The second day of Diwali is also celebrated in some parts of India and the world as ‘Naraka Chaturdashi‘. This is the day when demon Narakasura was killed by Lord Krishna.
Narakasura rise to power with cruelty
In Srimad Bhagavat, Narakasura or Naraka is the demon son of the earth goddess Bhudevi (Bhumi) and Lord Vishnu (Varaha Murthi) and is said to have grown to be a devil through association with Banasura. He is said to have established the kingdom of Pragjyotisha after overthrowing the last of the demon king Ghatakasura.
It was foretold that he would be destroyed by a later incarnation of Vishnu. His mother, the earth, sought the boon from Vishnu that her son should have a long life, and that he should be all powerful. Vishnu granted these boons. The legend of Narakasura is important in the history of Assam, particularly Kamrup; since Narakasura is cited as the progenitor of many dynasties that ruled Kamarupa in historical times. A hill, to the south of Guwahati is named after him. He is also associated with the myth of the shakti goddess and place of worship Kamakhya.
Narakasura became evil, in association with another Asura named Banasura. Drunk with power, as he knew himself to be unrivalled in prowess, he brought all the kingdoms on earth under his control. Next, he turned his eyes towards Swargaloka (heaven). Even the mighty Indra (king of heaven) could not withstand the assault of this son of Earth and had to flee the heavens. Narakasura had become the overlord of both the heavens and earth. Addicted to power, he stole the kundalas (earrings) of Aditi, the heavenly mother goddess, and usurped some of her territory, while also kidnapping 16000 women.
Narakasura death at the hands of Krishna
All the devas, led by Indra went to Vishnu, to request him to save them from Narakasura. Vishnu promised them that he would attend to this matter, when he would be incarnated as Krishna. As promised to Mother Earth, Narakasura was allowed to enjoy a long reign. At last Vishnu was born as Krishna. Aditi, who was a relative of Krishna’s wife Satyabhama (believed to be an Avatar of Bhudevi – Narakasura’ mother), approached Satyabhama for help. When Satyabhama heard of the Narakasura ill treatment of women and his behaviour with Aditi, she was enraged. Satyabhama approached Lord Krishna for permission to wage a war against Narakasura. As promised to the devas and Aditi, Krishna attacked the great fortress of Narakasura, riding his mount Garuda with wife Satyabhama.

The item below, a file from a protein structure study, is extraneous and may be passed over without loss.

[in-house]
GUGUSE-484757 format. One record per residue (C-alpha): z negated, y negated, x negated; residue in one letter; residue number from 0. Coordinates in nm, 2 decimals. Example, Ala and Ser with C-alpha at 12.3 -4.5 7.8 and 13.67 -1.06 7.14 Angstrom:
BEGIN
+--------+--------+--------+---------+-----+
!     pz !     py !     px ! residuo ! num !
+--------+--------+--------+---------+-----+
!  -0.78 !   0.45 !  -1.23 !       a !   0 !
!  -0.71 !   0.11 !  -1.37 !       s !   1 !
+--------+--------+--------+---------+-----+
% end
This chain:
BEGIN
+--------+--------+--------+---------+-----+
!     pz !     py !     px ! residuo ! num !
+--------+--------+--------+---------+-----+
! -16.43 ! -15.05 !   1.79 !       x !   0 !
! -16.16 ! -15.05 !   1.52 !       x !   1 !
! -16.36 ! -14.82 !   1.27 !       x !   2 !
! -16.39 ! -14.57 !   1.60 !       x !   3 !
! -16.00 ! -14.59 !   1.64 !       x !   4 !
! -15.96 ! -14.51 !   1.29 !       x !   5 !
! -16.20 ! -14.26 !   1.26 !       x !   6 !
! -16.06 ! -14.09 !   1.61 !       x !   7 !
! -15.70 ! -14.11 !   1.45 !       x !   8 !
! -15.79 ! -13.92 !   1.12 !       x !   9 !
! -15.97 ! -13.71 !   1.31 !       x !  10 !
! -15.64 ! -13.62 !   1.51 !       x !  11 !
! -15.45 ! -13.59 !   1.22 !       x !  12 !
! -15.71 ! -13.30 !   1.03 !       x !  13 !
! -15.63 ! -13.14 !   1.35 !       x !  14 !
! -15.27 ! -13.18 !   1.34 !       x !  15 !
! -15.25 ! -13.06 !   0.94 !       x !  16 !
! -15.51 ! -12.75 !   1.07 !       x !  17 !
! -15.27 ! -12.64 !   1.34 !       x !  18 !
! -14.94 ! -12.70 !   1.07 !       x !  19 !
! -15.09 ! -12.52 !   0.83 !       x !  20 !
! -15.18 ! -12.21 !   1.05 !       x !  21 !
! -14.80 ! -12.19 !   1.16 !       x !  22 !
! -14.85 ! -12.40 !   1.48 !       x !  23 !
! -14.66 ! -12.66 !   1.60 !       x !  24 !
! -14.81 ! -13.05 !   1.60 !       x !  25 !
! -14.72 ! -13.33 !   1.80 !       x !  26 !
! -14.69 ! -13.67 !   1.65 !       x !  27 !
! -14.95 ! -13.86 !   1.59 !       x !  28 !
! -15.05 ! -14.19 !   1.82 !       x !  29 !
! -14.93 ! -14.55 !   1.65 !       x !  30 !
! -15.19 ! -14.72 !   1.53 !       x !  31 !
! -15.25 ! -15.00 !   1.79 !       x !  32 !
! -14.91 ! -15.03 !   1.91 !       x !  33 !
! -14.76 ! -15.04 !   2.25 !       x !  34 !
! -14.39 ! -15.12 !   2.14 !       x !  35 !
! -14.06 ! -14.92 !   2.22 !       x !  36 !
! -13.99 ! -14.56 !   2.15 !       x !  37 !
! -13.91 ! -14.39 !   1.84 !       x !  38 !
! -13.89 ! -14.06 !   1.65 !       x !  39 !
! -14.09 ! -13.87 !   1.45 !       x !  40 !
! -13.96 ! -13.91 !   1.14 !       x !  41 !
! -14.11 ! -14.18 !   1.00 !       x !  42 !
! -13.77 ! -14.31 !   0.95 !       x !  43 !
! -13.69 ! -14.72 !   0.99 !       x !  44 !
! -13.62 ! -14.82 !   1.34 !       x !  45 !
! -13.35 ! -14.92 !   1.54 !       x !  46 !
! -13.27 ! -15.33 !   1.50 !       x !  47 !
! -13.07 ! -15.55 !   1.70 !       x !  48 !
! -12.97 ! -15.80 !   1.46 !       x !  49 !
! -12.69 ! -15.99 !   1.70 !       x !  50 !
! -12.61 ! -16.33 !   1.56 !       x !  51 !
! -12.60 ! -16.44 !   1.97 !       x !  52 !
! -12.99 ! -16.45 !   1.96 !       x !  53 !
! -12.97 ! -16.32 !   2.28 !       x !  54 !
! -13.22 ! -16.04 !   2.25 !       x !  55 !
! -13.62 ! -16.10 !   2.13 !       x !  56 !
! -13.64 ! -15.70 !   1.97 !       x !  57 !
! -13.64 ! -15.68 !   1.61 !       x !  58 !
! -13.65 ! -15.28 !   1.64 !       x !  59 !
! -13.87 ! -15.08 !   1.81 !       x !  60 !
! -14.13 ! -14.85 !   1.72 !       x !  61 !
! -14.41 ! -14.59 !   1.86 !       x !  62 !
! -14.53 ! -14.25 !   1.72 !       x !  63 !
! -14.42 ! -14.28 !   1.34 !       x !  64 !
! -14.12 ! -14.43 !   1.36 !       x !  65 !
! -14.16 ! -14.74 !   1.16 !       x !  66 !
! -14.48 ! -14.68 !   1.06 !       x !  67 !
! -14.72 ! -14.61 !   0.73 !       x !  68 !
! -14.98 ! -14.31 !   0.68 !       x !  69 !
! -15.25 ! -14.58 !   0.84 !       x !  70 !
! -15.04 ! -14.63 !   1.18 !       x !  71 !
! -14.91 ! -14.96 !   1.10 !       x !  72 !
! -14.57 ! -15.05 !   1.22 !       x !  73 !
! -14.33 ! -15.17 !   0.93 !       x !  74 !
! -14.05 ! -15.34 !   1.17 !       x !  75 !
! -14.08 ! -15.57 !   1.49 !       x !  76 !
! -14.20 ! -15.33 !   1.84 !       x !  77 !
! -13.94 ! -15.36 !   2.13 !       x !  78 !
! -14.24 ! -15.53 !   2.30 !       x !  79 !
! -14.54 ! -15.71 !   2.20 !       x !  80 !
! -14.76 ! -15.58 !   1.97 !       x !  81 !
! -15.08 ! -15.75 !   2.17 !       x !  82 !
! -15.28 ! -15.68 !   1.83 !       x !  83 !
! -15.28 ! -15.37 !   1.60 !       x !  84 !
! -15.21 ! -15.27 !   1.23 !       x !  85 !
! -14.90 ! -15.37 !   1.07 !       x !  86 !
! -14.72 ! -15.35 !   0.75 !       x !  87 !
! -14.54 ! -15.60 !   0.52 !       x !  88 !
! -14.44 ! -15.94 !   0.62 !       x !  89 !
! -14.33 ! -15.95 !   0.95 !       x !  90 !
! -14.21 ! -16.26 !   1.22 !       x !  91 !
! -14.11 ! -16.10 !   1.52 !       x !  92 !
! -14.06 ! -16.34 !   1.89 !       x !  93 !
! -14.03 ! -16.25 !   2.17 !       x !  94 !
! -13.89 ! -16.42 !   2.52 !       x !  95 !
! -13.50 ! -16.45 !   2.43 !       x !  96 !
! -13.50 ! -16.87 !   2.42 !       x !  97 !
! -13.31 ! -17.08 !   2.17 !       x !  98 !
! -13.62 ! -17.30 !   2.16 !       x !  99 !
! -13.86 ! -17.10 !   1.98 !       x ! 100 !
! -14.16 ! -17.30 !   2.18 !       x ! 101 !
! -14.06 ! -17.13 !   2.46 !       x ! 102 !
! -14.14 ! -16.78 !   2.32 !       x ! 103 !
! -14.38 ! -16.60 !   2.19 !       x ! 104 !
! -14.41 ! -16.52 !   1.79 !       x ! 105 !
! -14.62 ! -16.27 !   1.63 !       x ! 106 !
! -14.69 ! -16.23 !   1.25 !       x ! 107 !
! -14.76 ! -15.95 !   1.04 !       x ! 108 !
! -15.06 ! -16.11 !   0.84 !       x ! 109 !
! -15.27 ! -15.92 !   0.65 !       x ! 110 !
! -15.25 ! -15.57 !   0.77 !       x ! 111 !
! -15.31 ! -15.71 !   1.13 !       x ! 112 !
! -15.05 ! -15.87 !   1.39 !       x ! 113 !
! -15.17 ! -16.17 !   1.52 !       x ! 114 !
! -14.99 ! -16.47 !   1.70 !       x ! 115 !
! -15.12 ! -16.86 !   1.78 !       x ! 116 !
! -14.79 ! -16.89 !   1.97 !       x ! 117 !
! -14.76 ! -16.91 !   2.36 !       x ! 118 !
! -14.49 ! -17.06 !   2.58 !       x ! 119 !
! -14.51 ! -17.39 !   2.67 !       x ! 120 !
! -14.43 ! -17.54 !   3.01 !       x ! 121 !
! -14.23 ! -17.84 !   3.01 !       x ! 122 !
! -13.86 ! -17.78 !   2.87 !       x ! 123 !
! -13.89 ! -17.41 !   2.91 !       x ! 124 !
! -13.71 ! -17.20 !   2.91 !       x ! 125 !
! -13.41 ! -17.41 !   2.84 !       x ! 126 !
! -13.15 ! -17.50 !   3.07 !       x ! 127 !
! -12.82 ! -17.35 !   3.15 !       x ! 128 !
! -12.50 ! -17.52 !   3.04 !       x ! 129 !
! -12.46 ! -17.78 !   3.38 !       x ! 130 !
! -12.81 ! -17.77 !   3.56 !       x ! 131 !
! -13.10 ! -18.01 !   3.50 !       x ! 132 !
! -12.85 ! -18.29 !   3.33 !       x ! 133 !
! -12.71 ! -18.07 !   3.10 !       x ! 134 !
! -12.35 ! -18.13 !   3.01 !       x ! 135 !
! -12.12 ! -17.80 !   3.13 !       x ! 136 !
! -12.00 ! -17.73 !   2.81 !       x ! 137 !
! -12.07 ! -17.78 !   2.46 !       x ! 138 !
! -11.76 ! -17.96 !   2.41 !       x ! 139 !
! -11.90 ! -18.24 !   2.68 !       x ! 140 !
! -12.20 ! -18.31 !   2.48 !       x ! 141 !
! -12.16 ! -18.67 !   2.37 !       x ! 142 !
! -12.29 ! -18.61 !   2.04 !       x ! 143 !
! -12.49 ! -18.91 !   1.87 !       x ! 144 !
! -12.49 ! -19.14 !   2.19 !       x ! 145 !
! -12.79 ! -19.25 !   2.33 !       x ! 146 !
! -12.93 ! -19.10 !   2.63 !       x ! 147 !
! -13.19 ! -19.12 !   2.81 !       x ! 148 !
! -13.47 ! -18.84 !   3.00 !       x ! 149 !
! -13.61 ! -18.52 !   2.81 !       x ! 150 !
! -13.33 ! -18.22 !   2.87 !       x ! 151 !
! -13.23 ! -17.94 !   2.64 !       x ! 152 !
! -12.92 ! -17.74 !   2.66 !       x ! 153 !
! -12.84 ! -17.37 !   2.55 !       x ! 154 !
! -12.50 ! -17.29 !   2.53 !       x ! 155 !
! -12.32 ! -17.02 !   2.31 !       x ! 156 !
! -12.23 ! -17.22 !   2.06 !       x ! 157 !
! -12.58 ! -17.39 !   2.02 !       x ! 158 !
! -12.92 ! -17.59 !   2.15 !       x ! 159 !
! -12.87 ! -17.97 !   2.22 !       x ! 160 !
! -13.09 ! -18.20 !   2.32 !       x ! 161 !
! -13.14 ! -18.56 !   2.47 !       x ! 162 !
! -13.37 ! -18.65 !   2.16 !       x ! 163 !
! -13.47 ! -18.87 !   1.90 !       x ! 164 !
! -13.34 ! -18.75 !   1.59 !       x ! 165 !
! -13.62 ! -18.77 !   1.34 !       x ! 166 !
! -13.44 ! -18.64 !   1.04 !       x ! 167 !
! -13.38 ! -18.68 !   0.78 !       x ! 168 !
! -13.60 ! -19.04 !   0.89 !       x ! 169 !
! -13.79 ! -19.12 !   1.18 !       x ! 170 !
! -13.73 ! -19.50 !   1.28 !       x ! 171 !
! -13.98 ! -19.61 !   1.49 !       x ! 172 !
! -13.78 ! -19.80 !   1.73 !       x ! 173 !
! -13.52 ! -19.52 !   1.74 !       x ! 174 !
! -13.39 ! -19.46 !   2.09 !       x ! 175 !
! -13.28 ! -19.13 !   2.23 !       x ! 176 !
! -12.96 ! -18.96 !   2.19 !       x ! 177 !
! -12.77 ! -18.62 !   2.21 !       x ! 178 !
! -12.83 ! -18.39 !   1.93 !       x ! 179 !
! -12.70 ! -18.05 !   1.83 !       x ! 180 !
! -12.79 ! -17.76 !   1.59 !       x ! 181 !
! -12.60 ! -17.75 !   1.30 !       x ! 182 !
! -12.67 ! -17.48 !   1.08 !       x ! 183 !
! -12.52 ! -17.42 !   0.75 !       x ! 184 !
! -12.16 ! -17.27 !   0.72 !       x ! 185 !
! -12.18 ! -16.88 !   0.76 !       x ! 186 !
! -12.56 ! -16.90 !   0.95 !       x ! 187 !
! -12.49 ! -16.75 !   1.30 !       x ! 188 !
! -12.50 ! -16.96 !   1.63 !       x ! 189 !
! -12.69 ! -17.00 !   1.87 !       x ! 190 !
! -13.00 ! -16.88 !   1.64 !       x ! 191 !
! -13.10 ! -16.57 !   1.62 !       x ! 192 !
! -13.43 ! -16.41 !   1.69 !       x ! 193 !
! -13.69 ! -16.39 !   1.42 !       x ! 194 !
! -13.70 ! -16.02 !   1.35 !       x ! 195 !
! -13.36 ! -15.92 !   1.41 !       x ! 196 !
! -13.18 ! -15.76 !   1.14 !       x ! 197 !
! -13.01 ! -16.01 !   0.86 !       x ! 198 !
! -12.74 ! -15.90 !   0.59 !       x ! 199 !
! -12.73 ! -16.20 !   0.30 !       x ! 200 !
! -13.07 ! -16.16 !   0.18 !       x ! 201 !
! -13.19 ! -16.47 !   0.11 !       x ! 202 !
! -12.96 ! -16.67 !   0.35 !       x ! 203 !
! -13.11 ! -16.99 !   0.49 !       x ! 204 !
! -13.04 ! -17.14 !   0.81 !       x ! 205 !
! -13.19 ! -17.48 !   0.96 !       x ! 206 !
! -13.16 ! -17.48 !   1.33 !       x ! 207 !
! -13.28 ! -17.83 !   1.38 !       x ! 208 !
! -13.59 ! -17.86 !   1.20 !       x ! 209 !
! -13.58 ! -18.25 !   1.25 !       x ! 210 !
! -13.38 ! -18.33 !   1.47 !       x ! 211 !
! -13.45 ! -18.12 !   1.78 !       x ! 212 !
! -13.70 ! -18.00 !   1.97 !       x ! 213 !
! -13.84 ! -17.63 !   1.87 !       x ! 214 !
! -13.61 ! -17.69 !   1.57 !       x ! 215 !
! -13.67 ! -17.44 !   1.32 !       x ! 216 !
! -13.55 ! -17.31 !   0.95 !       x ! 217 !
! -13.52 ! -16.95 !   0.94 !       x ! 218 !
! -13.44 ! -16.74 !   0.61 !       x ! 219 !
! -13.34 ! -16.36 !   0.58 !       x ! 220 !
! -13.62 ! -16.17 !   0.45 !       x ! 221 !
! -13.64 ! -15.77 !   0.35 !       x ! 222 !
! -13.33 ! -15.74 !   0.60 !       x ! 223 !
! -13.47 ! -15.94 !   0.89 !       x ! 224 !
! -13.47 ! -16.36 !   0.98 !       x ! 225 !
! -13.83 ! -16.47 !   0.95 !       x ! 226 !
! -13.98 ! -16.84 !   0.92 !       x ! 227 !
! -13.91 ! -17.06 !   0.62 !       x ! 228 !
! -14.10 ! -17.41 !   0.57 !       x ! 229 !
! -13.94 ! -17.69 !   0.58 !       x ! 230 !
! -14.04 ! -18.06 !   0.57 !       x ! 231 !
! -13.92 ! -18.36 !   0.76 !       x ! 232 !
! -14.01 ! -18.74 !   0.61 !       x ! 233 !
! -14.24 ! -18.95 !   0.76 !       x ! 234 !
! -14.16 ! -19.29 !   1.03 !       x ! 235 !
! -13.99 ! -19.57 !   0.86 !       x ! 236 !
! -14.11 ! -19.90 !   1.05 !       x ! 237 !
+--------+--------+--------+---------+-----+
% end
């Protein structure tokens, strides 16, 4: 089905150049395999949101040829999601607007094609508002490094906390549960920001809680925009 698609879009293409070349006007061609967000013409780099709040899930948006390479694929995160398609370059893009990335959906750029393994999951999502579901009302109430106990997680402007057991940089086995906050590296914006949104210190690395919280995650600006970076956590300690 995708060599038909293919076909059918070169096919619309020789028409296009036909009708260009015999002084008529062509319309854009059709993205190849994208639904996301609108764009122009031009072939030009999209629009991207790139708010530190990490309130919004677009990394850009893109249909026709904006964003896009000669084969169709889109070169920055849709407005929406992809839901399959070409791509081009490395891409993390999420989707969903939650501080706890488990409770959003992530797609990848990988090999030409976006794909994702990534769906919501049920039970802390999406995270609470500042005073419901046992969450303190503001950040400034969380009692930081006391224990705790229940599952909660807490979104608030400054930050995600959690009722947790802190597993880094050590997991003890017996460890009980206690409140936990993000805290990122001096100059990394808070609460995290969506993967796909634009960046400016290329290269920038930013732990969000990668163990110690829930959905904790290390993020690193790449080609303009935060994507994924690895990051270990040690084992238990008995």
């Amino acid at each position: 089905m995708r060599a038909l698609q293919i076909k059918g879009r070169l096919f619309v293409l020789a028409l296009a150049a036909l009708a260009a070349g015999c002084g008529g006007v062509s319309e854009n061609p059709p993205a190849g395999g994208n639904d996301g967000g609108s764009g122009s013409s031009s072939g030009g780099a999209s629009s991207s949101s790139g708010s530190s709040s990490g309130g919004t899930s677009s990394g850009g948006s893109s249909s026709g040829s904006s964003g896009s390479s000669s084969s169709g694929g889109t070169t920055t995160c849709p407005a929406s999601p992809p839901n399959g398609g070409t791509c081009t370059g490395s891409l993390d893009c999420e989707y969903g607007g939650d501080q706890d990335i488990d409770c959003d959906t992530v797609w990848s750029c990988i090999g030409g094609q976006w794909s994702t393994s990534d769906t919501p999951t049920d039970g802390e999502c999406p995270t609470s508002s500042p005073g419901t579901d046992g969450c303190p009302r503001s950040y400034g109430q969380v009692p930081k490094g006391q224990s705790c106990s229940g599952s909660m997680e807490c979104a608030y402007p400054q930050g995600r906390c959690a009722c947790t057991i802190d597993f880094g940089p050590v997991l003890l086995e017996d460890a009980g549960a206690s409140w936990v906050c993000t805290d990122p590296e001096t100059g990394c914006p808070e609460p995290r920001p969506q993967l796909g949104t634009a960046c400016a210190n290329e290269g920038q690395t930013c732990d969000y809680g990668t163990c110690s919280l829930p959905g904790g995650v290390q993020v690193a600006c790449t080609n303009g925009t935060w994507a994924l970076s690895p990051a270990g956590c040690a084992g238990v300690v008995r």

The battle was furiously fought. Narakasura possessed 11 Akshauhini (a division of the army), that he unleashed on Krishna. However, the Lord slew them all with little effort. Krishna also killed Mura, Narakasura general. Thus Krishna is called ‘Murari'(the enemy of Mura). In desperation, Narakasura launched his great weapon, sataghini (a thunderbolt) on Krishna. However, it made no impact whatsoever on Krishna. At last, when Narakasura tried to kill the Lord with a trident, Krishna beheaded him with his Sudarshana Chakra (discus). Before dying, he requested a boon that his death anniversary should be celebrated by all people on earth. This day is celebrated as ‘Naraka Chaturdashi’ – the second day of Diwali.
Goddess of earth gives back Aditi’s Kundalas to Krishna
In another version, Narakasura had gained a boon from Brahma that he would die only in the hands of his mother. On the day of the war, Satyabhama with Krishna fought Narakasura bravely, but she was no match to his trained skills. After a few days, when Narakasura got a chance, he took aim at Krishna, hurting him lightly. Krishna fainted in a preordained, divine plan adopted to empower Satyabhama. As expected seeing this, Krishna being hurt, Satyabhama was furious. She doubled her attack on the demon king and finally killed him. Before Narakasura death, he requested a boon from his mother, Satyabhama, that everyone should celebrate his death with colorful light. Thus this day is celebrated as ‘Naraka Chaturdashi’ – the day before Diwali. Krishna and Satyabhama’s victory on Narakasura translated into freedom for all his prisoners and honoring of Aditi. Having rescued the 16,000 women, Krishna married them to restore them to their former dignity, thus becoming 16000 wives of Krishna.